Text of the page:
I got an e-mail from a friend yesterday asking me what I'm thankful for this year. Aside from the regular blather of being grateful for family and friends, this Thanksgiving is the first in two years without the stress of owning apartments. That is my mantra for the next week: I am thankful that we sold our apartments.
I've had some bad financial years in my life, but the last two, by far, have been the worst. The excitement of owning commercial property waned quickly. However, up until three months before we were in contract, we maintained an optimism (foolish, I admit) that one or both of the properties just might eventually perform close to our projected numbers. If those numbers were on the positive side of the number line, then it never happened. Not even close.
At one point in the winter and spring of this year, our property management statements from Ohio reported a positive cash flow. We were thrilled! This happened for three months. We never received a check because the management contract indicated that payments were made every three months. At the end of that time, I was instant messaging the PM about something else, when I told him that we were reconsidering the sale of the property because his statements showed that we were finally in the black. We had been expecting this for some time and thought that he had a handle on the expenses at last. My husband had been working closely with him about minute details of what the costs of running the apartment should be. The statements indicated that we were making $3,000 every month. Not great, but better than owing $7K.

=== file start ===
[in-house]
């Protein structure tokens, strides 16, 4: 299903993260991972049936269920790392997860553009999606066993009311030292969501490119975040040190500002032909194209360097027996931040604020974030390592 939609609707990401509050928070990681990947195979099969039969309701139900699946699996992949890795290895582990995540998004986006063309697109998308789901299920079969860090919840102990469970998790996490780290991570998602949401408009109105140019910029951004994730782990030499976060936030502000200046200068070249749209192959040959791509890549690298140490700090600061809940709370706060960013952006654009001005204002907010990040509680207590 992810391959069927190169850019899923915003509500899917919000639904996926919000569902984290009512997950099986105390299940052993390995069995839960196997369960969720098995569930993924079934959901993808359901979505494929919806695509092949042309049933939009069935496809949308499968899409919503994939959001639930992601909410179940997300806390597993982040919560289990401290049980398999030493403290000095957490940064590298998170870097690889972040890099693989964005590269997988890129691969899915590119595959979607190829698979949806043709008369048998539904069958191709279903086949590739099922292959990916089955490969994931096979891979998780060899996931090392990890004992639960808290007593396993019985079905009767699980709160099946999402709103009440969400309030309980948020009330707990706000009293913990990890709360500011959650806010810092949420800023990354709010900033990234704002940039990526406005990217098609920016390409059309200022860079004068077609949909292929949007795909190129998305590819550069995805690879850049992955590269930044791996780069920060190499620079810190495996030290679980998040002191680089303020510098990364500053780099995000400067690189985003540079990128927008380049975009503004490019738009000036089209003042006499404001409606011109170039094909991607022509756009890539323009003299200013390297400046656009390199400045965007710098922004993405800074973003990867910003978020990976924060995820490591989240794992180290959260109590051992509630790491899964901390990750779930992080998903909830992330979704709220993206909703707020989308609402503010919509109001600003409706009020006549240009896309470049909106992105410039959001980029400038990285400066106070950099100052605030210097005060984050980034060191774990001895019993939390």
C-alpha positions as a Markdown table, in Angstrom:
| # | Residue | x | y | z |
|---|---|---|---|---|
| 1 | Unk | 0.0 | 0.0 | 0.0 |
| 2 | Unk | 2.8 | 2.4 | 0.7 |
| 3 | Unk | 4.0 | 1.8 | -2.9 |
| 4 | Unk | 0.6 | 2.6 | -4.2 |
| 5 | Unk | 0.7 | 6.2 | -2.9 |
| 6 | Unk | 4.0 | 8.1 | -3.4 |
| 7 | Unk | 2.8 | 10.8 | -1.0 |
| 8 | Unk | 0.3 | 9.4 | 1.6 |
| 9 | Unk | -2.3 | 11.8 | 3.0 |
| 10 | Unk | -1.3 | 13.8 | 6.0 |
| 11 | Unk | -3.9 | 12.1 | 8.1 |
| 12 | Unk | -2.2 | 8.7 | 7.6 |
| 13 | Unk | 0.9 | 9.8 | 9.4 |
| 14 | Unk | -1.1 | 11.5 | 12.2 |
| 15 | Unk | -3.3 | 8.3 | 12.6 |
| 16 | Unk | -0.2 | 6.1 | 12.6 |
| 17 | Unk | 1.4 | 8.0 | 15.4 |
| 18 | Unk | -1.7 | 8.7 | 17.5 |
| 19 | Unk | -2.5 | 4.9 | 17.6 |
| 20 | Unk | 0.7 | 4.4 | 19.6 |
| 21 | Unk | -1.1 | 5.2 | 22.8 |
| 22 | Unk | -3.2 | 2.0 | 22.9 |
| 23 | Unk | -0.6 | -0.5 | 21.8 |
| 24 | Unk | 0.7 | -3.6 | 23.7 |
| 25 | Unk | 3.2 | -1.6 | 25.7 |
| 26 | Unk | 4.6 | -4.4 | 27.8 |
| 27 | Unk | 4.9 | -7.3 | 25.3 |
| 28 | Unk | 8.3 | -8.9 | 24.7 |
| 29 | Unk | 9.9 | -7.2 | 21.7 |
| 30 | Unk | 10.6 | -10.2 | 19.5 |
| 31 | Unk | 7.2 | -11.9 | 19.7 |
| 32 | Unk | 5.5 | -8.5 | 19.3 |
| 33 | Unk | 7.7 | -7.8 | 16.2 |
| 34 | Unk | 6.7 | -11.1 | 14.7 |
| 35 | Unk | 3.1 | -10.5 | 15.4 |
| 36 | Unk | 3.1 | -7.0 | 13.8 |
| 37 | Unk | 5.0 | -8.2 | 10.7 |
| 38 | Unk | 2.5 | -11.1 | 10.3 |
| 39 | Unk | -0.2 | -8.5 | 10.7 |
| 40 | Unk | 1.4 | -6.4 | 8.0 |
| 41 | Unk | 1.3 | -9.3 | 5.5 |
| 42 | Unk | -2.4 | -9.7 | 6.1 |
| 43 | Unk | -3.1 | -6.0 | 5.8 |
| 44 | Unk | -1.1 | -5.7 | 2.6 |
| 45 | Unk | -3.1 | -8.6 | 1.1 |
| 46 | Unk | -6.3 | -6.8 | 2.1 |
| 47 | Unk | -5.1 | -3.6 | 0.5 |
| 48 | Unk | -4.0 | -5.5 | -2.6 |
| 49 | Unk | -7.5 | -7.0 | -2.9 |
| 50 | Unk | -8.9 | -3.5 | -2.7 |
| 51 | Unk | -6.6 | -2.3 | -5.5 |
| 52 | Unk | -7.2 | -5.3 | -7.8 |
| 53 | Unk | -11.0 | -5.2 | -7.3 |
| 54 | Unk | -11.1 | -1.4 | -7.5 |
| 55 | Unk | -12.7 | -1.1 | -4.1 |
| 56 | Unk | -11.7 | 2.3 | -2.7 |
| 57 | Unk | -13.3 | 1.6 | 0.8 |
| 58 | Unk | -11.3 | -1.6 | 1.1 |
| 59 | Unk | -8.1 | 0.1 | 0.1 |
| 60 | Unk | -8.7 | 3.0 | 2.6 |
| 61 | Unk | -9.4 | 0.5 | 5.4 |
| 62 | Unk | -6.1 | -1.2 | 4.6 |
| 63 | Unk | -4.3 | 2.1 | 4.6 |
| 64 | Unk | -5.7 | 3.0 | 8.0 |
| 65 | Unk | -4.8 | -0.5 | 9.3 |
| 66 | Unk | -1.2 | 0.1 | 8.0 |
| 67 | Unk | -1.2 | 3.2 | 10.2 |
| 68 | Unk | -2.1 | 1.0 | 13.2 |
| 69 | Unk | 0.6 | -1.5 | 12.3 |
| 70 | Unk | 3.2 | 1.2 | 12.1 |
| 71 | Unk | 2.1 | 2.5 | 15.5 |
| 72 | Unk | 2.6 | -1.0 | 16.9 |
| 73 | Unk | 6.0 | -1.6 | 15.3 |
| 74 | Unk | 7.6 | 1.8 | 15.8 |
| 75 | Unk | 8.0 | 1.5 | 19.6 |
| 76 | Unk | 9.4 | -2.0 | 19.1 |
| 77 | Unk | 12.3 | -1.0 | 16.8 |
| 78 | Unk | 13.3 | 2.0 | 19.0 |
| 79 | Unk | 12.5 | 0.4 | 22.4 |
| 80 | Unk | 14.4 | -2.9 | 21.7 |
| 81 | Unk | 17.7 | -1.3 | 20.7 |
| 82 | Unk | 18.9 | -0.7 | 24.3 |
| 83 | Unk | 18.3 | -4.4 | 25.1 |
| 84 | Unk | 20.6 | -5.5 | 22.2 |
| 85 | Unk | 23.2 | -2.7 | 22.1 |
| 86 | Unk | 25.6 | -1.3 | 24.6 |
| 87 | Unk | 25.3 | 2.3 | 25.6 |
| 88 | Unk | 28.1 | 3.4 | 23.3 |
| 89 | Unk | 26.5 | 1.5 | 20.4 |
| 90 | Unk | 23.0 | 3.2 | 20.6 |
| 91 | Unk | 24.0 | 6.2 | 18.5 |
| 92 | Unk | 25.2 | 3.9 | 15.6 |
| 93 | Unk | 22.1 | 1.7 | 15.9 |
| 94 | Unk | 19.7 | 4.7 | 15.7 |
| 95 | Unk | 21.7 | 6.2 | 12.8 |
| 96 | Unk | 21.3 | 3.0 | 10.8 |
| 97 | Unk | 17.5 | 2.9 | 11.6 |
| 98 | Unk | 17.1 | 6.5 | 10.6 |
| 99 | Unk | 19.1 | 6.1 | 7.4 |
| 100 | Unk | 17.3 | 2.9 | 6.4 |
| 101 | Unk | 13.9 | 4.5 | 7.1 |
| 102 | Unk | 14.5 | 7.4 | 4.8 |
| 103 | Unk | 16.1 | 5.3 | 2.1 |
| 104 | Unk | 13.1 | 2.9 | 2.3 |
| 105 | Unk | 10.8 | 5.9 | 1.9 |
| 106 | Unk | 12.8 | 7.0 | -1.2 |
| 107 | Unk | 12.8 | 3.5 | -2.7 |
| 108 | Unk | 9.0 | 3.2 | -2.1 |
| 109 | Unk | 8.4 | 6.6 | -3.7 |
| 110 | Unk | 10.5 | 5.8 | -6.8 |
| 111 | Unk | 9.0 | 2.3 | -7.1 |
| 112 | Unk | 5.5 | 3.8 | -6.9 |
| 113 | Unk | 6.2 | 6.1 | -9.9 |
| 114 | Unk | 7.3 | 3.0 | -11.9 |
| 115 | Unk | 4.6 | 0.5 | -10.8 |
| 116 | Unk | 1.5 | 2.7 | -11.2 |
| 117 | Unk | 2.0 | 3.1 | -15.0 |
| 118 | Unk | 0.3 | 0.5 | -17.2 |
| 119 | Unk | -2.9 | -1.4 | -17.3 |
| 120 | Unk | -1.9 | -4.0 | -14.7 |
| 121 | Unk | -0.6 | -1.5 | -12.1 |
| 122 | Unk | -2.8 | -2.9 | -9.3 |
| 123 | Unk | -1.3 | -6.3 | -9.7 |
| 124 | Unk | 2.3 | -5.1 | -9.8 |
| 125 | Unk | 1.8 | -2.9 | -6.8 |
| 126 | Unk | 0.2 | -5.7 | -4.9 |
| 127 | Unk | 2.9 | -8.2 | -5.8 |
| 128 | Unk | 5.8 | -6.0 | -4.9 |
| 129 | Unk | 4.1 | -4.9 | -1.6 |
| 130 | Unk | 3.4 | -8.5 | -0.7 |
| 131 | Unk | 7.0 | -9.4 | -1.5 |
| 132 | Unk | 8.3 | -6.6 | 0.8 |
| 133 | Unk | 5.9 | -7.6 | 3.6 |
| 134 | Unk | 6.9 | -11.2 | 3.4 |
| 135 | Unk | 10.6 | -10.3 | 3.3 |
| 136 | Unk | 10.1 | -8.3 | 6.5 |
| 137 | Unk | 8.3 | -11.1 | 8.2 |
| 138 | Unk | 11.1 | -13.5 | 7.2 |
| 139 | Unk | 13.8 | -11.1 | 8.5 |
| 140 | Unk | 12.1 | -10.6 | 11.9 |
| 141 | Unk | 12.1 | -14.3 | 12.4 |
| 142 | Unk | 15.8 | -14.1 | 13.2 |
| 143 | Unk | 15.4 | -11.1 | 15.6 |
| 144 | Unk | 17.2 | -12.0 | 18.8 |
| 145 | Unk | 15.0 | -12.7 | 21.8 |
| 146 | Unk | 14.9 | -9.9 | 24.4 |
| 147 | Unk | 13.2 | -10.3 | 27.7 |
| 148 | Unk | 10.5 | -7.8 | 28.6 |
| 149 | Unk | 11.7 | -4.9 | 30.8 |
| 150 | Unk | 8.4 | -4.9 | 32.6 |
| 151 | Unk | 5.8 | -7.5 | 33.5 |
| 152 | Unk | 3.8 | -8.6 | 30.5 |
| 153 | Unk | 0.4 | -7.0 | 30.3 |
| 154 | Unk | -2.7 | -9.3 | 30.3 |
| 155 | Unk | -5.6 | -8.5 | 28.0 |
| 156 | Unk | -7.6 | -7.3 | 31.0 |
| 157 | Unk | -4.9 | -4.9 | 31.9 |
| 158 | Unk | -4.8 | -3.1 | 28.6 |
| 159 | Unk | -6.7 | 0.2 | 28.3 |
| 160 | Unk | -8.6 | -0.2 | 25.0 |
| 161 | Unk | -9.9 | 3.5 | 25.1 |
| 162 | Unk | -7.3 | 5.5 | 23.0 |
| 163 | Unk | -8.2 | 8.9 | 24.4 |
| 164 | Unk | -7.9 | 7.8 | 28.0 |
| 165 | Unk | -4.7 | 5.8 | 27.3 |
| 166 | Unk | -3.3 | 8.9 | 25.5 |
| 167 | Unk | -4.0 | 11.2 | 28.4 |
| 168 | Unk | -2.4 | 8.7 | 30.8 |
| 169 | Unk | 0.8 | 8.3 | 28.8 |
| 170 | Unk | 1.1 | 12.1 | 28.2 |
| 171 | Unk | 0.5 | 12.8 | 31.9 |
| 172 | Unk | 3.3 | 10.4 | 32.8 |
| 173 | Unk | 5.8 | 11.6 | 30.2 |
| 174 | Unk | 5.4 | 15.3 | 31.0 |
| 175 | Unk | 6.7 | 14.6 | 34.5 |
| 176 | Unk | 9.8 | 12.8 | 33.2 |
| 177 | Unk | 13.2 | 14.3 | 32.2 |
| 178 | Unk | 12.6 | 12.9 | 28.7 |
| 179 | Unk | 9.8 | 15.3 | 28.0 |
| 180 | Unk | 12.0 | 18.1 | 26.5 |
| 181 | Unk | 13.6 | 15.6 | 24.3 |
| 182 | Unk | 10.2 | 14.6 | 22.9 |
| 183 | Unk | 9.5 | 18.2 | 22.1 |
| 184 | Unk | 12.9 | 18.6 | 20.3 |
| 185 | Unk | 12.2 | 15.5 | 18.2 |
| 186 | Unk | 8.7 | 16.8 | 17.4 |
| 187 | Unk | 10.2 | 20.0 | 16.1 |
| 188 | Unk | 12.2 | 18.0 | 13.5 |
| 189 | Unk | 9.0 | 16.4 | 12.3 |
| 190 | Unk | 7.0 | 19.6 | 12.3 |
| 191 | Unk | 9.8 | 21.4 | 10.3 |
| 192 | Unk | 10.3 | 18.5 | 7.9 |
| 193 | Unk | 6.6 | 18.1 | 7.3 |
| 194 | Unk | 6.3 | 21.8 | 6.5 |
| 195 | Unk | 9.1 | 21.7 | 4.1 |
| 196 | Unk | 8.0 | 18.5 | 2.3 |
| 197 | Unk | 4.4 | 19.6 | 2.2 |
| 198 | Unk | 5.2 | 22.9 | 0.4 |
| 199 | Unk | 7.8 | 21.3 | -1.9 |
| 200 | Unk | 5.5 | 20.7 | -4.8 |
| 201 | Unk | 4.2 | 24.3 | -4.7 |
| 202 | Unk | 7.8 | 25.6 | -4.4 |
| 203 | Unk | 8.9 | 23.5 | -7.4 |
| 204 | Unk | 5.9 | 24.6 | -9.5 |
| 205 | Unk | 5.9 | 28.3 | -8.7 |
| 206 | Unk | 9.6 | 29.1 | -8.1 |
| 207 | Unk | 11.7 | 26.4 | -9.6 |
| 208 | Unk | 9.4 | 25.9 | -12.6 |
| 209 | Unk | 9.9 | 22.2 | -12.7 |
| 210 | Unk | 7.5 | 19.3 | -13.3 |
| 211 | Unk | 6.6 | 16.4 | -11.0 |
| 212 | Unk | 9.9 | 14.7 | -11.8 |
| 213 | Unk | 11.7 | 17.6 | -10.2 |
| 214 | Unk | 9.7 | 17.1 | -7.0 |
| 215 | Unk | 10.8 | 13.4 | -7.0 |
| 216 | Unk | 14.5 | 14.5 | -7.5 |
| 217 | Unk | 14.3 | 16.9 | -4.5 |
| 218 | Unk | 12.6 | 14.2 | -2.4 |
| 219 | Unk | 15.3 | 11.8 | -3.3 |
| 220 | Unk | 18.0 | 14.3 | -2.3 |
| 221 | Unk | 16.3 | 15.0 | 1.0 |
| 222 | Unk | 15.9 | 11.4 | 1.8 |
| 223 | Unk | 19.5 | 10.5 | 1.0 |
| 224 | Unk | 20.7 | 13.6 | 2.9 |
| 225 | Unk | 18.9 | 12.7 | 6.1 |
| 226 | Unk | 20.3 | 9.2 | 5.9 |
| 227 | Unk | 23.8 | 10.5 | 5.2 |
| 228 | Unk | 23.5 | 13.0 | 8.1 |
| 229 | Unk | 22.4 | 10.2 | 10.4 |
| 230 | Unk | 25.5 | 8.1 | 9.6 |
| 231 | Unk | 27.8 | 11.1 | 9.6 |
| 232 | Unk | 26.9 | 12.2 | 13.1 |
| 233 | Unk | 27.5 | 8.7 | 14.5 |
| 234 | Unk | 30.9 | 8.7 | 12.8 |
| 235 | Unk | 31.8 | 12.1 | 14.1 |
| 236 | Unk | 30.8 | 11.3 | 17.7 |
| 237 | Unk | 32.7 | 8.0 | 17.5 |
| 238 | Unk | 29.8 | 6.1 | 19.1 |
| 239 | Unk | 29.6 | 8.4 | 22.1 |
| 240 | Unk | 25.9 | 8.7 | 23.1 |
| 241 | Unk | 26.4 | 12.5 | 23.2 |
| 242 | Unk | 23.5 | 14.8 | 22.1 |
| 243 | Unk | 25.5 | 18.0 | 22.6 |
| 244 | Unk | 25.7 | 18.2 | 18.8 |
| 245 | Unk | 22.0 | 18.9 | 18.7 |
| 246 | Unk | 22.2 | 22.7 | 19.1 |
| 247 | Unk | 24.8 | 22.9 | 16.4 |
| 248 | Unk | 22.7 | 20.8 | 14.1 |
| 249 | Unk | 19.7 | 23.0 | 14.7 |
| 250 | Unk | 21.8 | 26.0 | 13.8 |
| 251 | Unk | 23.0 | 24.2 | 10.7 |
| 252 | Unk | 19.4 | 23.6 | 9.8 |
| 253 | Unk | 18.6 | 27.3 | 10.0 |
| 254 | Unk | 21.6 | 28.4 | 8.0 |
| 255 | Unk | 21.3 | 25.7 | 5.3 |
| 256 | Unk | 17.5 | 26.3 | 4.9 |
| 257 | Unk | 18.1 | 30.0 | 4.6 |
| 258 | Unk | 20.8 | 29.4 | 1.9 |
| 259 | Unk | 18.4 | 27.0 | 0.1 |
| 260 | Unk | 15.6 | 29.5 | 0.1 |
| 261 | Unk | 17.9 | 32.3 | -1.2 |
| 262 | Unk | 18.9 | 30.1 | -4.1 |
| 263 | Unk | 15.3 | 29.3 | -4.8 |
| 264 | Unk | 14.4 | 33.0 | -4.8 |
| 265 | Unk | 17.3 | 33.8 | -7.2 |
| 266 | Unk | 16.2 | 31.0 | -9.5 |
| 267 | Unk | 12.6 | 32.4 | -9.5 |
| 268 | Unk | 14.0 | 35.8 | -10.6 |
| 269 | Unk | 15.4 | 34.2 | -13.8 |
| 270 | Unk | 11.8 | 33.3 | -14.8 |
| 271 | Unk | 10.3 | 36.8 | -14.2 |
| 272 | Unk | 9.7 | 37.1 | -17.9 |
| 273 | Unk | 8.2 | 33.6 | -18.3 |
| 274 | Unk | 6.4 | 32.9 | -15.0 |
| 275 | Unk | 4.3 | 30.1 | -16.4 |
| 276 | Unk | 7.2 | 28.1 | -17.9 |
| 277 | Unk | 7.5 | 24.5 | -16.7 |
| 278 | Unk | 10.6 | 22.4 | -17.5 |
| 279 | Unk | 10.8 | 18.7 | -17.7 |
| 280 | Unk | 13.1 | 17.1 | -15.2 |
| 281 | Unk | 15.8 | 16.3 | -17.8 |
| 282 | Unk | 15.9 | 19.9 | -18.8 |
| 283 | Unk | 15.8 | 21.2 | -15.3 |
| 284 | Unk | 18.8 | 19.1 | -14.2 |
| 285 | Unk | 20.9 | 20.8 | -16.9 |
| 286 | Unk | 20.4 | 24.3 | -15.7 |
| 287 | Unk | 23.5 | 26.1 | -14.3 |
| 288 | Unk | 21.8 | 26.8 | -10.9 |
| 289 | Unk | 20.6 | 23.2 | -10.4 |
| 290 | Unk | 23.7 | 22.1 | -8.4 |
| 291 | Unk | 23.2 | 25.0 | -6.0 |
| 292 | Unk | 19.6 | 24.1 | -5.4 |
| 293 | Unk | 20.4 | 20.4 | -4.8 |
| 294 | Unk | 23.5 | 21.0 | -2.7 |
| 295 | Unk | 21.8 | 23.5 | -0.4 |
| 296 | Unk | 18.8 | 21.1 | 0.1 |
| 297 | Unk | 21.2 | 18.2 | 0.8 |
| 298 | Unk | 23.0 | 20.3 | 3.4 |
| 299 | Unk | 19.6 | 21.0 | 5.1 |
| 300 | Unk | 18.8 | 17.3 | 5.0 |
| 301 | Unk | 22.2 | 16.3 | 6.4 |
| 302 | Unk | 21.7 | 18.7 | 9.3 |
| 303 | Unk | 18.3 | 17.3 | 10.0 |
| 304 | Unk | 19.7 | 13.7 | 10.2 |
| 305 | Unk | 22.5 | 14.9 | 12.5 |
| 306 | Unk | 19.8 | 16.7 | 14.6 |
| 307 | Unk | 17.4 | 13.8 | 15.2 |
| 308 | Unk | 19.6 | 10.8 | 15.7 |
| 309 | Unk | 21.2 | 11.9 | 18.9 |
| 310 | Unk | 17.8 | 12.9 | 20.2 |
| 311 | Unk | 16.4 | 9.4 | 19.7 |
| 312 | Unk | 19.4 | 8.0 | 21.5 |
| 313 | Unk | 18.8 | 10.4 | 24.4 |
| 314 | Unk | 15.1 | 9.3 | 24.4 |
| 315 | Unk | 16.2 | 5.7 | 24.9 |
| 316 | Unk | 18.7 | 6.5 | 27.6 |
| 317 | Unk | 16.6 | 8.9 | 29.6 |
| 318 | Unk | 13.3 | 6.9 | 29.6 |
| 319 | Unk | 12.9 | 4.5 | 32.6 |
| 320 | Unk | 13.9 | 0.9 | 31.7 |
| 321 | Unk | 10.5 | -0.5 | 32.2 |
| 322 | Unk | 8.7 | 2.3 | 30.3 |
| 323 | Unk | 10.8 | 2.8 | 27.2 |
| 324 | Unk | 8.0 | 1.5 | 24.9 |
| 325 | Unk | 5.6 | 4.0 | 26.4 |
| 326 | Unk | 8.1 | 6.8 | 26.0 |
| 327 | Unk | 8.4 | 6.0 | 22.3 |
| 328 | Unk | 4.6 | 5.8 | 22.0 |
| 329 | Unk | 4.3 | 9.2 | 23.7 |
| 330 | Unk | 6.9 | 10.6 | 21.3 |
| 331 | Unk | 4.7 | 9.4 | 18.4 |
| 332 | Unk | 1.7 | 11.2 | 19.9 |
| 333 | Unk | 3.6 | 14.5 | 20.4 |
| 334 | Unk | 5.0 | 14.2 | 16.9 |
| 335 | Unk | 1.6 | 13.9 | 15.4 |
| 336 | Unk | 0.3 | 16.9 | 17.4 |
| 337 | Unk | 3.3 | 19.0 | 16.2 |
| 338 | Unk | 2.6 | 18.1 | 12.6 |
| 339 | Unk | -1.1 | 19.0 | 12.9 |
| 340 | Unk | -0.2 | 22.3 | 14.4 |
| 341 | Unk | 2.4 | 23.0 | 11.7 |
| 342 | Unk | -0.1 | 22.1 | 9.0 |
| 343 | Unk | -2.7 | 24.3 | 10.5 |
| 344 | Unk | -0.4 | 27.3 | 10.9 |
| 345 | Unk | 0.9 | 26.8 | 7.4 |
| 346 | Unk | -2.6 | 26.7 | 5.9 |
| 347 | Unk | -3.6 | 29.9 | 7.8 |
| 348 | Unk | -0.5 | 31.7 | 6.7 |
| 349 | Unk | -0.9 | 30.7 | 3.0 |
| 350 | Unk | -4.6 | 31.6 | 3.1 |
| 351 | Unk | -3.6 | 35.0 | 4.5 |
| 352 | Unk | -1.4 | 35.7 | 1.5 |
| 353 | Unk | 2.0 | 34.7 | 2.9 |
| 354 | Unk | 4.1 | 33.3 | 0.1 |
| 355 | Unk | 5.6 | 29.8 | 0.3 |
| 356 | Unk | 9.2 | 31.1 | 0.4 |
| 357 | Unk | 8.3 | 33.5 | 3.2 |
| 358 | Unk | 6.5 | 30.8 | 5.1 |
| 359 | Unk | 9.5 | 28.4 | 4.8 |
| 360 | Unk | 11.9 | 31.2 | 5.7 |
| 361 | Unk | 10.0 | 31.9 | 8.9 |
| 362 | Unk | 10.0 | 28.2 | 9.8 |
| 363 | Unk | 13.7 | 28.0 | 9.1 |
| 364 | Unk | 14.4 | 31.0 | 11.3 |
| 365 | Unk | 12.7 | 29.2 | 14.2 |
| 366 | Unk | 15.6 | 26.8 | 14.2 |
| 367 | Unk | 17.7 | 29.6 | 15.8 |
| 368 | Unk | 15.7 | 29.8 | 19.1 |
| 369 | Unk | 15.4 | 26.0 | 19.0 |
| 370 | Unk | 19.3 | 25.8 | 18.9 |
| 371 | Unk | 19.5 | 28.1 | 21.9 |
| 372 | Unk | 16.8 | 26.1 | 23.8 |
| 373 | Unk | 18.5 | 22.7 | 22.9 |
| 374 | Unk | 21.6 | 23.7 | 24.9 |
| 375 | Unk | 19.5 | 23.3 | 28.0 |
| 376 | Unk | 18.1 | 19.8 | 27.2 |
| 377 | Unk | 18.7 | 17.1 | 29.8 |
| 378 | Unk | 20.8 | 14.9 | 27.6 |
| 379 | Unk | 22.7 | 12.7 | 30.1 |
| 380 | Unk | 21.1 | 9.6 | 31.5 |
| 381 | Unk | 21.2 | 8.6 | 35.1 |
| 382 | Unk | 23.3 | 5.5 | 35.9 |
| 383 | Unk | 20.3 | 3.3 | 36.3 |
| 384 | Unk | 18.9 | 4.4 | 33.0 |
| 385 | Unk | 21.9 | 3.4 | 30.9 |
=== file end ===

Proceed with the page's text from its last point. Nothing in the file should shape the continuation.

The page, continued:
"Well . . .," he wrote on IM, "the numbers are the way they are because I haven't placed some extra repair and maintenance expenses on them for the last few months--ones that are not monthly recurrences."
"Yes, that's right," he explained. "I wanted the numbers to look good for you in case there was an interested investor."
"WHAT?!!" After my shock subsided, I asked him, "Do you realize that this would look like we were intentionally hiding something? I'm not selling the apartment this way. I can't lie about the numbers!"
So, he did what I asked and reported ALL expenses that had been incurred. It turned out that we owed him around $15,000. At least we straightened it out before we disclosed a bunch of lies. Whether we knew about it or not, we felt liable.
And so it went, month after month, for each apartment.
The one in KY started "breaking even" about a year before we sold it. Our young, and very competent, PM thought that paying the utilities and insurance due the prior month with rents from the next month constituted breaking even. I tried to explain to him that it actually meant that we were behind every month. He didn't get it.
When that PM in KY left and we hired the worst management company ever (you can read about all of these people in my prior posts), we really thought we'd make money because they filled the complex so quickly. Well, you remember how that ended. I think that management mistook our property for a shelter because no one was required to pay the rent.
Yep, financially, it was the worst two years of my life. It's over now and I'm eternally grateful. No more monthly statements that made our hair stand on end. No more endless phone calls. No more bad news in e-mails and on IM. No more wondering how we were going to pay two management companies thousands of dollars every single month. No more frustration and stress.
Having the apartments sold almost makes me not care that we lost a fortune. . . . almost.